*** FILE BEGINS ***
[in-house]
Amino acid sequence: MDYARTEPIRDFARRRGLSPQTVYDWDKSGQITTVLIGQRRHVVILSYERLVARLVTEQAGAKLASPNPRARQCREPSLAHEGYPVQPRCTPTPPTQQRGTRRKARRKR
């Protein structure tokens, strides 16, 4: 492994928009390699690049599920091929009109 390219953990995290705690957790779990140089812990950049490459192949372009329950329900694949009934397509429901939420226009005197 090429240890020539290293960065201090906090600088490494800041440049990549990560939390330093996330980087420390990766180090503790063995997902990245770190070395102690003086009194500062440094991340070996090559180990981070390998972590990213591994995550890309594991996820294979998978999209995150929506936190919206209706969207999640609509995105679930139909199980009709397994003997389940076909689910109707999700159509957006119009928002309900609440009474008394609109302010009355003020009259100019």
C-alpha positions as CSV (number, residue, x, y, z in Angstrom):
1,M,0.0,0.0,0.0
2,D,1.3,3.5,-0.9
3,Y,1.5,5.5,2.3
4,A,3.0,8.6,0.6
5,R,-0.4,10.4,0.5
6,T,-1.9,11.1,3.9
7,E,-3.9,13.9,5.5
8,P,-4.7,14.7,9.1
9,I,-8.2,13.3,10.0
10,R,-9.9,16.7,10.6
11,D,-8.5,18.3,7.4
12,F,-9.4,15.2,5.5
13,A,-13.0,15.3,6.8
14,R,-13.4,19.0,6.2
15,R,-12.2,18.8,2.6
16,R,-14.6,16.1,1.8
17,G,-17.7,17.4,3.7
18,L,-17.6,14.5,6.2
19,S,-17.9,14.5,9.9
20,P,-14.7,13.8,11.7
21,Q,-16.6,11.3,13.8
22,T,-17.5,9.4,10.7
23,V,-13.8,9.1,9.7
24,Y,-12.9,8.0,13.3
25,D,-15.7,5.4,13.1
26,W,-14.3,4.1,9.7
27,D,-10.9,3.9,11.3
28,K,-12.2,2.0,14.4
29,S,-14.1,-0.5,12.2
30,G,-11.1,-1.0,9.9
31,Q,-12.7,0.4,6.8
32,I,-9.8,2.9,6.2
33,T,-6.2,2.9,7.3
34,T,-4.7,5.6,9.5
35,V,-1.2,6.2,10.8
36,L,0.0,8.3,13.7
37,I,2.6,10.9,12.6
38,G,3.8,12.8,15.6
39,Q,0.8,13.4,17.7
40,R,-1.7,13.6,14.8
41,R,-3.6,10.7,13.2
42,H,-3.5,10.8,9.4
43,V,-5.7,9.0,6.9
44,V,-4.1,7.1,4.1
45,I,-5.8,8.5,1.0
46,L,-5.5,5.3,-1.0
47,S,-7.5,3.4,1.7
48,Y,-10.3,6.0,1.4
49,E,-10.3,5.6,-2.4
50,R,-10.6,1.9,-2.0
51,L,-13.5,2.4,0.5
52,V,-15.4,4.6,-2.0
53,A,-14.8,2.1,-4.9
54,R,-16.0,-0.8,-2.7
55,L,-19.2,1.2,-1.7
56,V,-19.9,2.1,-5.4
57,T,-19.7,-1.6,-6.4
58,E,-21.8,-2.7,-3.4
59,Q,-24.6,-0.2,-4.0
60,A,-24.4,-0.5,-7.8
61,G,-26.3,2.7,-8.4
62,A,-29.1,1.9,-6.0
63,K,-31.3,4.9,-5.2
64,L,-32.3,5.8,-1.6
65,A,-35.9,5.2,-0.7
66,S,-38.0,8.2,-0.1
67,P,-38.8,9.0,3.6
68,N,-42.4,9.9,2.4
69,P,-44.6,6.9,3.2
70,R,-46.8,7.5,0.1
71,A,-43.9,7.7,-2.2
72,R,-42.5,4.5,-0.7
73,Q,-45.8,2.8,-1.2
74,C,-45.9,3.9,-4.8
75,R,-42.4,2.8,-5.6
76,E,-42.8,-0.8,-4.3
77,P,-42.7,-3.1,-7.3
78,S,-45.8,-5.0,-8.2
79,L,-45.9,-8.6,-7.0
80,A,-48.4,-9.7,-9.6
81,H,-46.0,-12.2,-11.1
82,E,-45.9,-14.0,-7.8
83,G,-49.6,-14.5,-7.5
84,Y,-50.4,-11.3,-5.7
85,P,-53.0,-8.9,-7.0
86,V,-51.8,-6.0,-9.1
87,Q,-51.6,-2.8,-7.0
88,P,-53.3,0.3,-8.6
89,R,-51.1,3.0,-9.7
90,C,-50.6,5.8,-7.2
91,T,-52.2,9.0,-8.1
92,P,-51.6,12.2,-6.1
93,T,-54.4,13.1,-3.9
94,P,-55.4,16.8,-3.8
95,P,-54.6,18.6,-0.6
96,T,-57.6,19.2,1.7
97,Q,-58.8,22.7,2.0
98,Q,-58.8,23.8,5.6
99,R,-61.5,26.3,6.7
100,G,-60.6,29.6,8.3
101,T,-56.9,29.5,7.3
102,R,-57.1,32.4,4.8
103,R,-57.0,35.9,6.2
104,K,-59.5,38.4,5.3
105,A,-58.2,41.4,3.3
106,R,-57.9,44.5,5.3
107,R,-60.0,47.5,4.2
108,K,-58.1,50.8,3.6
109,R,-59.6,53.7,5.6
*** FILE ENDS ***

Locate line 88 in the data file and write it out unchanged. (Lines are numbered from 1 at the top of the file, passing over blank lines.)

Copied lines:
84,Y,-50.4,-11.3,-5.7